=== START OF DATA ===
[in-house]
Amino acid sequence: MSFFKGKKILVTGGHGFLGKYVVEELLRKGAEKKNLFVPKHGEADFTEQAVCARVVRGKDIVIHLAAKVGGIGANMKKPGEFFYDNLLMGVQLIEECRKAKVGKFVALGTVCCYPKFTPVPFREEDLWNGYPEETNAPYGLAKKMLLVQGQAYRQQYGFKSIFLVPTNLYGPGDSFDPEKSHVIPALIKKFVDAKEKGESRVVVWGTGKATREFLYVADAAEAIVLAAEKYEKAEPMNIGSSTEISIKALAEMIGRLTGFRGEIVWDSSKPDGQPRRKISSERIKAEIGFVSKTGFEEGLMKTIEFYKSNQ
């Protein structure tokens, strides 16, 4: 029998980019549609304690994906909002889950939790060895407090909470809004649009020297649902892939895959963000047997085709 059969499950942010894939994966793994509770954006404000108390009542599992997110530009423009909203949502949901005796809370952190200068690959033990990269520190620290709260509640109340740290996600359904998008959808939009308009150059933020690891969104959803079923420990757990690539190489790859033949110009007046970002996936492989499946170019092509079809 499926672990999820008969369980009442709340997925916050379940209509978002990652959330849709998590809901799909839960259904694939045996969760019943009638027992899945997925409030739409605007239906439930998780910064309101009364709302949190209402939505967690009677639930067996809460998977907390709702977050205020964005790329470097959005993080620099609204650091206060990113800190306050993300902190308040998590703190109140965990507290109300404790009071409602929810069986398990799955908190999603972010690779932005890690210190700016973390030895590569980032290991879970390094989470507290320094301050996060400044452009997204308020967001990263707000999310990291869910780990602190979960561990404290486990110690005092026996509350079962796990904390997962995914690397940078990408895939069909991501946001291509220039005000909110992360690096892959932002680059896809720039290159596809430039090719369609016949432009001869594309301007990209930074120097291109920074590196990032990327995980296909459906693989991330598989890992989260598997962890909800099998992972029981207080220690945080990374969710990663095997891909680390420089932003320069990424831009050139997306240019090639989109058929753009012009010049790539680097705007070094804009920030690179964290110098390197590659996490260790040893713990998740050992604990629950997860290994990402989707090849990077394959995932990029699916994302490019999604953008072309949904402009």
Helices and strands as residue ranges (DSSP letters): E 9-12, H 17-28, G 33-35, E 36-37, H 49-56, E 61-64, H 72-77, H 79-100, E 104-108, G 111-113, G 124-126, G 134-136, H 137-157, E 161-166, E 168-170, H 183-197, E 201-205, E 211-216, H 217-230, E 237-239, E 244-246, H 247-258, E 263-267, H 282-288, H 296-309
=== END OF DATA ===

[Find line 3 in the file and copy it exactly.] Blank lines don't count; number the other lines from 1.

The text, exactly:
């Protein structure tokens, strides 16, 4: 029998980019549609304690994906909002889950939790060895407090909470809004649009020297649902892939895959963000047997085709 059969499950942010894939994966793994509770954006404000108390009542599992997110530009423009909203949502949901005796809370952190200068690959033990990269520190620290709260509640109340740290996600359904998008959808939009308009150059933020690891969104959803079923420990757990690539190489790859033949110009007046970002996936492989499946170019092509079809 499926672990999820008969369980009442709340997925916050379940209509978002990652959330849709998590809901799909839960259904694939045996969760019943009638027992899945997925409030739409605007239906439930998780910064309101009364709302949190209402939505967690009677639930067996809460998977907390709702977050205020964005790329470097959005993080620099609204650091206060990113800190306050993300902190308040998590703190109140965990507290109300404790009071409602929810069986398990799955908190999603972010690779932005890690210190700016973390030895590569980032290991879970390094989470507290320094301050996060400044452009997204308020967001990263707000999310990291869910780990602190979960561990404290486990110690005092026996509350079962796990904390997962995914690397940078990408895939069909991501946001291509220039005000909110992360690096892959932002680059896809720039290159596809430039090719369609016949432009001869594309301007990209930074120097291109920074590196990032990327995980296909459906693989991330598989890992989260598997962890909800099998992972029981207080220690945080990374969710990663095997891909680390420089932003320069990424831009050139997306240019090639989109058929753009012009010049790539680097705007070094804009920030690179964290110098390197590659996490260790040893713990998740050992604990629950997860290994990402989707090849990077394959995932990029699916994302490019999604953008072309949904402009």